The summer farmer’s market season is in full-swing in Dorchester and Mattapan with six weekly opportunities to buy fresh produce, meats and specialty products, often at reduced cost. The markets are up and running at Ashmont-Peabody Square, Bowdoin Street Health Center, Mattapan Square, Norfolk Street, Codman Square, and Dorchester House.
The Peabody Square-Ashmont Farmer’s Market launched their annual farmer’s market on June 28. Located on the Ashmont MBTA plaza, the market is open every Friday afternoon from 3 p.m. to 7p.m.
Launched in 2008, the Ashmont sale on Friday afternoons has been growing ever since. In 2018 over 480 people interacted with market vendors each week, according to organizers. The market usually has five regular vendors – two farms, a bakery, a healthy meal plan and a taco truck. Along with live music, the outdoor market provides families with access to fresh, local food and creating spaces for friends to come together and enjoy Peabody Square.
“It was just born out of members of the community who were really passionate about food and about helping local farmers,” explains organizer Joy Gary, 34, of Dorchester. “They created an opportunity for people to gather and play games and come together in the middle of the summer.”
Market-goers can expect to see more diversity in vendors this season, Gary said.
“We are trying to diversify the market in a few different ways. Allowing smaller businesses, startup businesses to have an opportunity to come through,” said Gary. “So, there are going to be a few business owners of color that will be coming through. In terms of our entertainment, we've sort of diversified it so that we're having varied types of music and providing opportunities for young musicians to be on stage.”
Payment is accepted by cash, cred and debit cards and SNAP/EBT, HIP and some vendors accept WIC coupons.
Another longstanding market is set up in the parking lot of Bowdoin Street Health Center (230 Bowdoin St.) every Thursday afternoon from 1-5 p.m. through October. The Bowdoin Street organizers plan special events e Family Fun Day, a senior celebration and the seafood-oriented, “Fruits of Our Ocean.”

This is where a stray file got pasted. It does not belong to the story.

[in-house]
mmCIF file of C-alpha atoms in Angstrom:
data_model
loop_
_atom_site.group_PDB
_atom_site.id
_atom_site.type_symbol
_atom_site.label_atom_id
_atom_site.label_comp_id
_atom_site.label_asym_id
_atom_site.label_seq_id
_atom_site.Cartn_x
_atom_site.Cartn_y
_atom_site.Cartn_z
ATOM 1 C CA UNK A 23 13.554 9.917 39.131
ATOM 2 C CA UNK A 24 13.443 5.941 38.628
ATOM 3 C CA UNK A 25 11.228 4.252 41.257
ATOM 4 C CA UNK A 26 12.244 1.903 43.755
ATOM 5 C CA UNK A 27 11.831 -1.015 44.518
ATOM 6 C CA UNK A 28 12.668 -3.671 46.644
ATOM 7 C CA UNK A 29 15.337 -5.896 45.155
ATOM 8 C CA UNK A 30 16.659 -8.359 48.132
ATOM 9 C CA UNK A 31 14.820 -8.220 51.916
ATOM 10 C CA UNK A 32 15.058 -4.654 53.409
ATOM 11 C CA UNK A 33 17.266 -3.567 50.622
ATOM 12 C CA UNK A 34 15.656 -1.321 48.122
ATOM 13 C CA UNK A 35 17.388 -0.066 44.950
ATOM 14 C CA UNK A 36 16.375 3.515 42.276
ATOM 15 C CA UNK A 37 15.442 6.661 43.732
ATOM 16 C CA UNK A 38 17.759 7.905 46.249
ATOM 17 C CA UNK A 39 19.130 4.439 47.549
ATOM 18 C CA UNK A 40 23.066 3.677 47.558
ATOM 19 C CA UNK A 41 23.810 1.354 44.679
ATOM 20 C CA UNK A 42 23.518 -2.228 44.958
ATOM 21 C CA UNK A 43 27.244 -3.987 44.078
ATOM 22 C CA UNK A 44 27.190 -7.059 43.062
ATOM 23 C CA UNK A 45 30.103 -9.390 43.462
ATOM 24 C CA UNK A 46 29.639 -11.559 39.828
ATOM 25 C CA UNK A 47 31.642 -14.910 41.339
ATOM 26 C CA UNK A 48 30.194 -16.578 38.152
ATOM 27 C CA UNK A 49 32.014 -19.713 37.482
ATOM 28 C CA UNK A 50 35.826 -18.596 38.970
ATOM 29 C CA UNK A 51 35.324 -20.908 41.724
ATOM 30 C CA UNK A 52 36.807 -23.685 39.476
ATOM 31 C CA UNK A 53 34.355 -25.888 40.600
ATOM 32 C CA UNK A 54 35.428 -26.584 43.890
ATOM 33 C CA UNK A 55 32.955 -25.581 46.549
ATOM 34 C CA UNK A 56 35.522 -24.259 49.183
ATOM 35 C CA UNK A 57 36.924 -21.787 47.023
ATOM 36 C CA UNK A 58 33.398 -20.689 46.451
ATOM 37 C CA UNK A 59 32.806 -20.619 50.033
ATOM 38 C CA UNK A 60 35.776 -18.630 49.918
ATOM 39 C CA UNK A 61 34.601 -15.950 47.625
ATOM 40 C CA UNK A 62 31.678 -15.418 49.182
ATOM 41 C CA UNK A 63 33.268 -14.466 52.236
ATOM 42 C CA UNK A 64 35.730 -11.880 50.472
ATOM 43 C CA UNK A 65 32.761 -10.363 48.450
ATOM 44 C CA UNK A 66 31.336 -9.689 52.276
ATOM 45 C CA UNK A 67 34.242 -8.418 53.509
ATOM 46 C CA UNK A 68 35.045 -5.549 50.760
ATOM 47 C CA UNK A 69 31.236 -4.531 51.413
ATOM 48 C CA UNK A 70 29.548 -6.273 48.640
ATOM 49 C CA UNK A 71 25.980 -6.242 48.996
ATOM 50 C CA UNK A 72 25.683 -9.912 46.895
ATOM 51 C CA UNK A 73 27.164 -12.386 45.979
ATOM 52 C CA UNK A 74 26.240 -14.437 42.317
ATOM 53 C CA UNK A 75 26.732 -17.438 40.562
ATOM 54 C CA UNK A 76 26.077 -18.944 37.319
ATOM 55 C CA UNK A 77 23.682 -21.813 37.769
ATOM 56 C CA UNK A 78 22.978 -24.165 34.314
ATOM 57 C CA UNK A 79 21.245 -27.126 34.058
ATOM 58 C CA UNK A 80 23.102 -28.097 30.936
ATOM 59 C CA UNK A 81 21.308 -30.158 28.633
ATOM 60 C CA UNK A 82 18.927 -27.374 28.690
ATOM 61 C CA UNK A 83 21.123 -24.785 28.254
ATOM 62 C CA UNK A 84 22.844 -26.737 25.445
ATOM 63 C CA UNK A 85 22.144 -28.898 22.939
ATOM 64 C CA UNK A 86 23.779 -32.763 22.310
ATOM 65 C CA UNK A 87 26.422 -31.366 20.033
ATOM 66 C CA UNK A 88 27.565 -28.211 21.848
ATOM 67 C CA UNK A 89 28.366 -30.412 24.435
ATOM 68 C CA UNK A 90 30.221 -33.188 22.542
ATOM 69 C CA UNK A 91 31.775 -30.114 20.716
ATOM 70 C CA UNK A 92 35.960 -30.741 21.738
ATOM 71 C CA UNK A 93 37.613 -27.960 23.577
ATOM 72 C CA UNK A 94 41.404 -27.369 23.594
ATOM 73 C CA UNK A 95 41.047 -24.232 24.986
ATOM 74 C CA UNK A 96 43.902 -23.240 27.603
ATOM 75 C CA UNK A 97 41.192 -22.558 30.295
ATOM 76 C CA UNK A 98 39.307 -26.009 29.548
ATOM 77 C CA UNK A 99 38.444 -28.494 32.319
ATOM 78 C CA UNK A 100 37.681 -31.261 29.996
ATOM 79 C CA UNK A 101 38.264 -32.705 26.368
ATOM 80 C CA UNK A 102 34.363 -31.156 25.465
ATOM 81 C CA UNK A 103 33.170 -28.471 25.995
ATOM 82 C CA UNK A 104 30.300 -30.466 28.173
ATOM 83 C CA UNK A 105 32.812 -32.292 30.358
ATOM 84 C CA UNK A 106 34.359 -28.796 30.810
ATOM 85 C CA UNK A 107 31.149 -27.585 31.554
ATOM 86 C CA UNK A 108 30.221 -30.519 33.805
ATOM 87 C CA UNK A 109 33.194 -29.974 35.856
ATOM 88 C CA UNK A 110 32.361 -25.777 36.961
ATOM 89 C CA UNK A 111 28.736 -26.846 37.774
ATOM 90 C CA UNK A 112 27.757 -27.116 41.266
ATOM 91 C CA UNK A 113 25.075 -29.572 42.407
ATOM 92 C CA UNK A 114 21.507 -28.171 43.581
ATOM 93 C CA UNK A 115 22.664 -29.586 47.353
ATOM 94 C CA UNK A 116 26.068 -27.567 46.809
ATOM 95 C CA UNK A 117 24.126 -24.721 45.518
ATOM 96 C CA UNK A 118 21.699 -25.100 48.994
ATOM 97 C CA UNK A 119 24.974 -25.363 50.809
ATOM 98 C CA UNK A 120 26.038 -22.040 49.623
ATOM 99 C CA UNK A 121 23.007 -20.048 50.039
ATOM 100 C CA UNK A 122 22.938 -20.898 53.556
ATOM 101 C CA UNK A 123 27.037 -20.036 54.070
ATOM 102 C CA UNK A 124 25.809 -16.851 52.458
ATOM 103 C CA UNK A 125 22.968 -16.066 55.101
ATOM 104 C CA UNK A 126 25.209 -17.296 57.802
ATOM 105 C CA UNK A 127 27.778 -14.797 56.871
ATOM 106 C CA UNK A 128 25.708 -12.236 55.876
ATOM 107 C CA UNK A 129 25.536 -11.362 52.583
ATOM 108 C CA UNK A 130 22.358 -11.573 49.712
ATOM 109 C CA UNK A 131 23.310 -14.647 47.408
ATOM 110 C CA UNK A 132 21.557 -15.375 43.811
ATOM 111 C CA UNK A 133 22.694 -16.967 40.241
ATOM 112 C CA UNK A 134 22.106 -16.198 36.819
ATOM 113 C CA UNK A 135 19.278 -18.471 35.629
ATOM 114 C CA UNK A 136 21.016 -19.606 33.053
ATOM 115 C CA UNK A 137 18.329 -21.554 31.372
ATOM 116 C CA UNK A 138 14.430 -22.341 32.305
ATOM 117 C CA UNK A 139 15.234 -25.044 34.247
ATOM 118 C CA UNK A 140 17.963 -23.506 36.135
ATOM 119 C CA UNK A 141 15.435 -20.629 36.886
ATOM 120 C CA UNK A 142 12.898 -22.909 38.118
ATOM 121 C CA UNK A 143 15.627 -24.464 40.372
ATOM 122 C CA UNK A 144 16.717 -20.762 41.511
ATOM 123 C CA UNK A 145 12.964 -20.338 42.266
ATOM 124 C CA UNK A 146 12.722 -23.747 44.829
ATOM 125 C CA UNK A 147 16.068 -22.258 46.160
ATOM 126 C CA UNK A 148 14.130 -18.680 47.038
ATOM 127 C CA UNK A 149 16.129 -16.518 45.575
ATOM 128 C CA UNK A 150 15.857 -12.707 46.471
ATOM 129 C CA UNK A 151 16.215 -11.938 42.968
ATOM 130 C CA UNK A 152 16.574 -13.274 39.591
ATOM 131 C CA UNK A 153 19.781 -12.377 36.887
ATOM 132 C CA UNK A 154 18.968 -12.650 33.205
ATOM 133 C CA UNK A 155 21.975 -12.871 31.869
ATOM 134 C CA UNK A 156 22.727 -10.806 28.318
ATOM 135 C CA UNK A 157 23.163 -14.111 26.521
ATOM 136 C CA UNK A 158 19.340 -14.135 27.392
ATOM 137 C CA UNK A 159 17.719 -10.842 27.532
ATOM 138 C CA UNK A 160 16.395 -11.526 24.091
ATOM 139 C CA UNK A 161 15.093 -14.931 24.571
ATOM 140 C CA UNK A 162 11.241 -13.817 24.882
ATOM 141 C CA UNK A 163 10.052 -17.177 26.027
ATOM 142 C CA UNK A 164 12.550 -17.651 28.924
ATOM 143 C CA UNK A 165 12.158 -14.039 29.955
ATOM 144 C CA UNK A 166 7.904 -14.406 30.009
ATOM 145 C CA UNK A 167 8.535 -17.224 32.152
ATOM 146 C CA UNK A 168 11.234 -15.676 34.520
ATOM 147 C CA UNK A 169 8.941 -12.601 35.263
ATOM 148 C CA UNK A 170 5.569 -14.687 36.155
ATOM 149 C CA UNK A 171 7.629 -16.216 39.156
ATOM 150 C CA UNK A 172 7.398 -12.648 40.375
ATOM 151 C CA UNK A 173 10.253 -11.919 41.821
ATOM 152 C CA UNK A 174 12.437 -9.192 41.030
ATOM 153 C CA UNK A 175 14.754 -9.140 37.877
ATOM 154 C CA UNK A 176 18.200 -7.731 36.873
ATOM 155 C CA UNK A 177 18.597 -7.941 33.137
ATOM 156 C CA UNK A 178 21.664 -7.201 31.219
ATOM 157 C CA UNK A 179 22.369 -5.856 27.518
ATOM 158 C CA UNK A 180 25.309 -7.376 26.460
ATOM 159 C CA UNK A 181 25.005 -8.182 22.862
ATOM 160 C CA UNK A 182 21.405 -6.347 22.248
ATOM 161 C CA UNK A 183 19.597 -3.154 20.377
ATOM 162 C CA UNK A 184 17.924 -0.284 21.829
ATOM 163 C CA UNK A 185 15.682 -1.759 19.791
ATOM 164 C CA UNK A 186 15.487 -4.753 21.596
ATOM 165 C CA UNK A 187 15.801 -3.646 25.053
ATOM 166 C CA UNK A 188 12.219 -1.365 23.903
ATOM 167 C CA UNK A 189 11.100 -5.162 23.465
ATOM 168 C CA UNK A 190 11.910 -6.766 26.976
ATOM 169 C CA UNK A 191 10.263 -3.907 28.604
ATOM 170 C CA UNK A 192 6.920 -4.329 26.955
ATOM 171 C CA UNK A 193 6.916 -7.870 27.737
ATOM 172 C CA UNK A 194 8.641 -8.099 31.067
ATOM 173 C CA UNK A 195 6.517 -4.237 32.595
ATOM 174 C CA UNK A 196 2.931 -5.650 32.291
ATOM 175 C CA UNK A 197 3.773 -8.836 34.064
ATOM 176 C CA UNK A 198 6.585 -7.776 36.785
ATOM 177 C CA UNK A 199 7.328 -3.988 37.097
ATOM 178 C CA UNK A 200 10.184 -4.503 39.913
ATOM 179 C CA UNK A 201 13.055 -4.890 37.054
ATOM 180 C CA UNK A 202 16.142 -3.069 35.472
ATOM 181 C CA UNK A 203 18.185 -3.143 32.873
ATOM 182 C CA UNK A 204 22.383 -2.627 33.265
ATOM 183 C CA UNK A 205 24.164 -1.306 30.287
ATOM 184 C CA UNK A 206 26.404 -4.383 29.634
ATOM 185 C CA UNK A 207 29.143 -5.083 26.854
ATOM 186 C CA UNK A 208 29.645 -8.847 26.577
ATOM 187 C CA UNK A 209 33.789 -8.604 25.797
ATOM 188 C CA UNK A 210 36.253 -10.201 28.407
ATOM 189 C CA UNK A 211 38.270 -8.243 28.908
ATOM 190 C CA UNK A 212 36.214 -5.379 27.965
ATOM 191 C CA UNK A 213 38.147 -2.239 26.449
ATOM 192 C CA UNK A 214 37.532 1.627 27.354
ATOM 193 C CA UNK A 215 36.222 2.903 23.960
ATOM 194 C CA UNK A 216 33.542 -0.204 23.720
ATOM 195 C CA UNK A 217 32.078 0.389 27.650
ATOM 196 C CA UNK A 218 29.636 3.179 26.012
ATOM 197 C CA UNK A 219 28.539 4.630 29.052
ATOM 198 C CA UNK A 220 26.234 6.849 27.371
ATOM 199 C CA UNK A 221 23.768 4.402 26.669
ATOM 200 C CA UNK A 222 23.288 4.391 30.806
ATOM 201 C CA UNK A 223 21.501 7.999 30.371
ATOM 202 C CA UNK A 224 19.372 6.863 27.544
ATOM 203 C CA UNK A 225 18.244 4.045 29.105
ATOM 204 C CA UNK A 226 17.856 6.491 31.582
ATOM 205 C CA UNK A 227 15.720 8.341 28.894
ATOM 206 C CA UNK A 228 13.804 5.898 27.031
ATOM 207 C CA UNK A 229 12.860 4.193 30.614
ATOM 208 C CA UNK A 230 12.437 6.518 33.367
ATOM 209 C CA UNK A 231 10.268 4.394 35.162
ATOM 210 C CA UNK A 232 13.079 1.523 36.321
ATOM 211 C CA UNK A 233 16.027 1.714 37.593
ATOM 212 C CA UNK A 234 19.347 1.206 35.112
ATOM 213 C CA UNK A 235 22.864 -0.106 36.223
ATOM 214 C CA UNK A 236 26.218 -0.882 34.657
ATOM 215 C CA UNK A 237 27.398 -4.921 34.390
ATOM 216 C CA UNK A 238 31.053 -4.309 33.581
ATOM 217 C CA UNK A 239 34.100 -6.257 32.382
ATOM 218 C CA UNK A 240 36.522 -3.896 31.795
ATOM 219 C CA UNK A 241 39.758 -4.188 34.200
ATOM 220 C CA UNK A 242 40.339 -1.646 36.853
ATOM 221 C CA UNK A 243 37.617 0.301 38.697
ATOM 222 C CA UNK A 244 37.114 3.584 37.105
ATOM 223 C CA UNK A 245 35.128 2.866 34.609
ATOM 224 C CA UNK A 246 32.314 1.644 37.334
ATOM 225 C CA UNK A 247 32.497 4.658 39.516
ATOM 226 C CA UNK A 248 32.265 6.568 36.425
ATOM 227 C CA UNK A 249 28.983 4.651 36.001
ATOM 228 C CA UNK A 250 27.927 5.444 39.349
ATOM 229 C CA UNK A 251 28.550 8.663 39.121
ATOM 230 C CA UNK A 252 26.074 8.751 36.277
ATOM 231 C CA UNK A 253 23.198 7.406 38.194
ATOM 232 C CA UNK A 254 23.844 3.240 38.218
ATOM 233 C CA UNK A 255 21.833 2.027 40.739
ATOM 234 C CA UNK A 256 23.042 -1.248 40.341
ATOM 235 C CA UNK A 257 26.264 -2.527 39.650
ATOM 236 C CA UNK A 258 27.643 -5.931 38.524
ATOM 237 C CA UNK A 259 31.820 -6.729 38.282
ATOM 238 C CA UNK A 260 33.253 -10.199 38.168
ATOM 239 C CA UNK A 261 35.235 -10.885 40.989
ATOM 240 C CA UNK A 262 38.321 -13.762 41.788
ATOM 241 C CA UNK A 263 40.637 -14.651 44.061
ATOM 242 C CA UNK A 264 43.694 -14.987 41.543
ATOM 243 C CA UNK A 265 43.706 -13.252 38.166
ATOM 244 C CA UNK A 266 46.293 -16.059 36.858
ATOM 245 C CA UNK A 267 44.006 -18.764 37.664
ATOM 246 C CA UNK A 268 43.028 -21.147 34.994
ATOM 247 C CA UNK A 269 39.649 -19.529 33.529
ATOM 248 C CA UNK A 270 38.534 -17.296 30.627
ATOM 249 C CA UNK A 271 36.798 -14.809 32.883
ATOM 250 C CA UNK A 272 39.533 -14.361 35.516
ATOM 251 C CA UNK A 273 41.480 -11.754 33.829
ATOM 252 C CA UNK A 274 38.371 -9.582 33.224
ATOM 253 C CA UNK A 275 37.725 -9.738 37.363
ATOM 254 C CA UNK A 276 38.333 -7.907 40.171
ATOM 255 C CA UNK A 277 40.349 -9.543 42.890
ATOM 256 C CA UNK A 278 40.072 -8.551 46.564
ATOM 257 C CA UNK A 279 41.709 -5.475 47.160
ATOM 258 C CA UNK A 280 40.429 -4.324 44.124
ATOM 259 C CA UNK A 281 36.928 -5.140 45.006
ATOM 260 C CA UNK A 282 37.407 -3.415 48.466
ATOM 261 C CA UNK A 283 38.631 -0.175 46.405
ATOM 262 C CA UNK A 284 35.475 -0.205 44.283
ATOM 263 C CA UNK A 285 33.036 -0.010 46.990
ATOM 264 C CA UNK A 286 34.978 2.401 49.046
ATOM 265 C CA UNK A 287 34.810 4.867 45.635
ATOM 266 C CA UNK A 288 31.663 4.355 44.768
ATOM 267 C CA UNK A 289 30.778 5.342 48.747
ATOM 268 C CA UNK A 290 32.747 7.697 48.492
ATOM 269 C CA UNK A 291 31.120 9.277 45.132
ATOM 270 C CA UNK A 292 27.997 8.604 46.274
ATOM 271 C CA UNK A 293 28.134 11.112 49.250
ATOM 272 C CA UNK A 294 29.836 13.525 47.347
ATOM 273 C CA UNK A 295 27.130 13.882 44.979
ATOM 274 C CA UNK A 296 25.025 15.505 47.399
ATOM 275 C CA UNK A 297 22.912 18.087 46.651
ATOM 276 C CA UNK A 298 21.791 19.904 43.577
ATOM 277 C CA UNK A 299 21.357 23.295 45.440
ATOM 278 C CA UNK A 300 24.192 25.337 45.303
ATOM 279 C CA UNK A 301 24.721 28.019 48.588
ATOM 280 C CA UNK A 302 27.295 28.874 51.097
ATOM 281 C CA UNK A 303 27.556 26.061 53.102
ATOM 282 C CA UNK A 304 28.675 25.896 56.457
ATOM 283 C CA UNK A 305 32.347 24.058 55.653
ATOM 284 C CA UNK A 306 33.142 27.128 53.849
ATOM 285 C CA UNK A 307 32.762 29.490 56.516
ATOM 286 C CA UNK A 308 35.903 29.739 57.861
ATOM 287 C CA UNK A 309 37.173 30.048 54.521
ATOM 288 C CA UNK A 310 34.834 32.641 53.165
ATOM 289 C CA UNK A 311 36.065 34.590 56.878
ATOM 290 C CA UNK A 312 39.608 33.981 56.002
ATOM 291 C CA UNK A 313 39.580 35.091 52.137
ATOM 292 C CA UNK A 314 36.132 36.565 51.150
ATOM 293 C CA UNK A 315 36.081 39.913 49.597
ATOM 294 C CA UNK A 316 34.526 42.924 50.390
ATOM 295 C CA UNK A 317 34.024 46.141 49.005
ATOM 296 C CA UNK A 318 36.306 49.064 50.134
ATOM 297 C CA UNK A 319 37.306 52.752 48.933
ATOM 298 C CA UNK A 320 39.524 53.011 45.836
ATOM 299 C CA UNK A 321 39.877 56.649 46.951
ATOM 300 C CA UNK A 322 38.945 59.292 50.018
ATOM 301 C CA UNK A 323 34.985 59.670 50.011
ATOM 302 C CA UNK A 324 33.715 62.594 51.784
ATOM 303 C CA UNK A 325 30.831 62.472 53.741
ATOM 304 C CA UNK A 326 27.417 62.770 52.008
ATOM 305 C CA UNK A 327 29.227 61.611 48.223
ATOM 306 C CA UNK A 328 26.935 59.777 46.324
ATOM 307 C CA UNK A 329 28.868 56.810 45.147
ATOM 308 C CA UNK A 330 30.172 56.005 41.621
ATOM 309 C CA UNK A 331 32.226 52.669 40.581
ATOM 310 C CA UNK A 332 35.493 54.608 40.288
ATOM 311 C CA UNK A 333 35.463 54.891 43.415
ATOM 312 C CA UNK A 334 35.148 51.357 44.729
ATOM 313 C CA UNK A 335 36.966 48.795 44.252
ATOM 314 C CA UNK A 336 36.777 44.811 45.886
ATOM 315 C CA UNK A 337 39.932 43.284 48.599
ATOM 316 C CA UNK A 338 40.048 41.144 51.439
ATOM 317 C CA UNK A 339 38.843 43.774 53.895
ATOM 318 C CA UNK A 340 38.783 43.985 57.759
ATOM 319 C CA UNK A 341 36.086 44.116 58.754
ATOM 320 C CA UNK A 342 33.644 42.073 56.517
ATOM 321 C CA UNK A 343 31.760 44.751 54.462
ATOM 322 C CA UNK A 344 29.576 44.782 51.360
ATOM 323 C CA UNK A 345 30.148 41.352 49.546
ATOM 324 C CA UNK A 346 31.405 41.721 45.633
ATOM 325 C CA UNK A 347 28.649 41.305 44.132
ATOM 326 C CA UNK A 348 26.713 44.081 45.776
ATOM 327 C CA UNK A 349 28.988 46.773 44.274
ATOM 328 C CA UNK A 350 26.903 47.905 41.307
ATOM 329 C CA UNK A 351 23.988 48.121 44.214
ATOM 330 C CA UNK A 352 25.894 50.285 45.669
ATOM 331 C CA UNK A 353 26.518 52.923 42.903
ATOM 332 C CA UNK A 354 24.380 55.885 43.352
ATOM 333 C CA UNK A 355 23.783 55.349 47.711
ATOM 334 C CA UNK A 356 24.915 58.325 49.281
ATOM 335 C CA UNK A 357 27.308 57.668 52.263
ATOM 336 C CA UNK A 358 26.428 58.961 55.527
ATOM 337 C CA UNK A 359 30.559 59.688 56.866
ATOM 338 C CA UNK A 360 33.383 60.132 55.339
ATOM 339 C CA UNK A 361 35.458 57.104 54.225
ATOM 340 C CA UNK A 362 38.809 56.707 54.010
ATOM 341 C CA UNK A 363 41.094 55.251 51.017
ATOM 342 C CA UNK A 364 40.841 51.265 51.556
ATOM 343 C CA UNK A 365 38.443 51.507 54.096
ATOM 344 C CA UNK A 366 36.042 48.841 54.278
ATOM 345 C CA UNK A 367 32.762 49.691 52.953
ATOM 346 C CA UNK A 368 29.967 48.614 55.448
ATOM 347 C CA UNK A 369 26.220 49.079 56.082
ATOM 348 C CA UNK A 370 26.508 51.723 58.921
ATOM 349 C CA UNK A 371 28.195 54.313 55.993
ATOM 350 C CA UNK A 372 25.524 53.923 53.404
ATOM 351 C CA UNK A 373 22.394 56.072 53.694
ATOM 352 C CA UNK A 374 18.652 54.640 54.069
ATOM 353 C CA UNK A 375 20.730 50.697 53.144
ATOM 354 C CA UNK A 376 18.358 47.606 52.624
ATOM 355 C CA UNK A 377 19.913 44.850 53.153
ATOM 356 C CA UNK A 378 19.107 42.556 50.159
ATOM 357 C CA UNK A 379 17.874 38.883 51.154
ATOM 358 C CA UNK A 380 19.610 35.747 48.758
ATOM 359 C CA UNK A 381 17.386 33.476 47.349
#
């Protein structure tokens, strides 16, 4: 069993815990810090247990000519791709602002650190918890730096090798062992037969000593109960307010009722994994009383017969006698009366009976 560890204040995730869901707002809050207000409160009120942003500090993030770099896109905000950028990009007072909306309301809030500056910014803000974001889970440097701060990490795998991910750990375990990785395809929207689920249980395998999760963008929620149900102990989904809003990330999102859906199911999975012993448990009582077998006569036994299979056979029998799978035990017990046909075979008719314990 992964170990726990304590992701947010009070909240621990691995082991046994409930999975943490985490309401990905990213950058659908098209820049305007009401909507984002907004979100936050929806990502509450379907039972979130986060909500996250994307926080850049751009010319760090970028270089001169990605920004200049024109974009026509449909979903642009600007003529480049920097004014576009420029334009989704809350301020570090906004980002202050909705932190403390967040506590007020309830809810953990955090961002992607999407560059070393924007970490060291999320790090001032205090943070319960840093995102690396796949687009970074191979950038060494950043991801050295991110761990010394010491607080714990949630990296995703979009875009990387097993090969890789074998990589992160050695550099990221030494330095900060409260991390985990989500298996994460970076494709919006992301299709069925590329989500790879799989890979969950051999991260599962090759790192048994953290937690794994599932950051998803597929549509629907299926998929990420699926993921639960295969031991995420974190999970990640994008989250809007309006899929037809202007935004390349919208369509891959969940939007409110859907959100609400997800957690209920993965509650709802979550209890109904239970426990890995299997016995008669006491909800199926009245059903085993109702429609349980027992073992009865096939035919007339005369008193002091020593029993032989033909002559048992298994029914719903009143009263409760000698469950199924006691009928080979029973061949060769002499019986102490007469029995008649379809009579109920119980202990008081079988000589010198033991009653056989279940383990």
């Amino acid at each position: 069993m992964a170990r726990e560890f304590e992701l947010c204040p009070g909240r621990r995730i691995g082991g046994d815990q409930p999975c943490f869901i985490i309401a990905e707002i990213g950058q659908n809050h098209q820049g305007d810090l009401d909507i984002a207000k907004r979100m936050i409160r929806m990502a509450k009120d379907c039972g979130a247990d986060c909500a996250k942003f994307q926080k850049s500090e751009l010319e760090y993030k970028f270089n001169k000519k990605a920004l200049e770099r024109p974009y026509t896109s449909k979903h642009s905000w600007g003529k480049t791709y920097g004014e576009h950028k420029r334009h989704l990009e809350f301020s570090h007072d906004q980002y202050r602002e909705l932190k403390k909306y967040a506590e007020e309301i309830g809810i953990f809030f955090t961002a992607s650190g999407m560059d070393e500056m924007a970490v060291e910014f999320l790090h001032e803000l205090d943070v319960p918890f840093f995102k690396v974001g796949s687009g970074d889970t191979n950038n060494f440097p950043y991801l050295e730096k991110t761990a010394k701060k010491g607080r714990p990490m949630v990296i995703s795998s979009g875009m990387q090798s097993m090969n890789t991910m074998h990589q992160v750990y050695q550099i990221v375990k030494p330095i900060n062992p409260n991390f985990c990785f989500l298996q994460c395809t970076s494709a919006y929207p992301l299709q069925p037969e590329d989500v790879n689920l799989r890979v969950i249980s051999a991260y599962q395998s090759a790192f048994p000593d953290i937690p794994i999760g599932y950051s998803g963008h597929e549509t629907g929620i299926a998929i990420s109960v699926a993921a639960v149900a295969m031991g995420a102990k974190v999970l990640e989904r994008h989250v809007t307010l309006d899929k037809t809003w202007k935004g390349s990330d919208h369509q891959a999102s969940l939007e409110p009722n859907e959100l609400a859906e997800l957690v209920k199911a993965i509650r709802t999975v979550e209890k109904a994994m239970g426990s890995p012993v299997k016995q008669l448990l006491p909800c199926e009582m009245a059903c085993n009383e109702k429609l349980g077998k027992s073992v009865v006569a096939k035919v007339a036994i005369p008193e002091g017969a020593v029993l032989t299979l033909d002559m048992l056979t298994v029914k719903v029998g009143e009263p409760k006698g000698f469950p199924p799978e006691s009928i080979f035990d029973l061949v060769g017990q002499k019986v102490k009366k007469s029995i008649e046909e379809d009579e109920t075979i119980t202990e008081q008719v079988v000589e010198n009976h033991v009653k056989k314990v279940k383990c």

Catalina Lopez-Opsina, the Director of the Mayor’s Office of Food Access (OFA,) said that the city has noticed that the markets in Dorchester and Mattapan have grown more robust in recent years.
“For the past five years, I’ve seen markets getting more into programs for the youth, which is a great component,” said Lopez-Opsina. “It is a very vibrant community. The Dorchester/ Mattapan region is doing a great job.”
Mattapan Square’s 13th annual market opens on Sat., July 13 from 10 a.m.- 1 p.m. The market is set up in the parking lot of the Church of the Holy Spirit at the corner of Cummins Highway. Organizers say it serves more than 4,000 residents from the Mattapan and Hyde Park area each season. The Mattapan market also has programs set up like Summer Eats which is a Project Bread initiative for kids and teens 18 and under.
There are two additional markets operating in Mattapan. The Fowler Clark Epstein will be the site of a Friday farm stand starting on July 19 and running through Oct. 18. The farm’s market will be open from 3-7 p.m. each week. On Thursdays, there will be a farm stand operating in front of 1575 Blue Hill Ave. from 1-4 p.m.
On Saturdays, the focus shifts to Codman Square, where a farmer’s market is set up in the parking lot of the Codman Square Health Center (637 Washington St.) from 11 a.m.- 2 p.m. This year’s summer season launched in June 29. Launched in 2008, the farmer’s market was started because residents were troubled by the lack of healthy food options in the community. The market works in tandem with the health center, which continues to “prescribe” fruits and vegetables to patients as a part of their care plan. Patients can use vouchers at the market as part of the Vegetable Prescription Program, which launched in 2010.
Lopez-Opsina added: “We are granting some of the farmer’s markets money to make summer meals there, so all kids (in the BPS system) can go in and get free lunches.” Some youngsters, she noted, “lack real food because they rely on the schools to get the meals. Now we are tackling that at the farmer's market and the market is sponsoring meals there. We have 5 to 7 markets that have agreed to do this.”
On July 16, the DotHouse Health will open their Tuesday farmer’s market at 1353 Dorchester Ave., which is behind the Dorchester House Health Center’s WIC office. Partnering with Revision House Urban Farm, they will sell a great variety of produce including many Asian vegetables that are used in many cultures. They will accept card, cash and coupons. It runs through October 8.
Finally, on Wednesdays, shoppers can stop by the ReVision Urban Farm at 1062 Blue Hill Ave. from 2-6 p.m. The stand, which opened in June, will stay open on Wednesdays through Oct. 2.
More information about farmer’s markets across the city may be found online at boston.gov/food.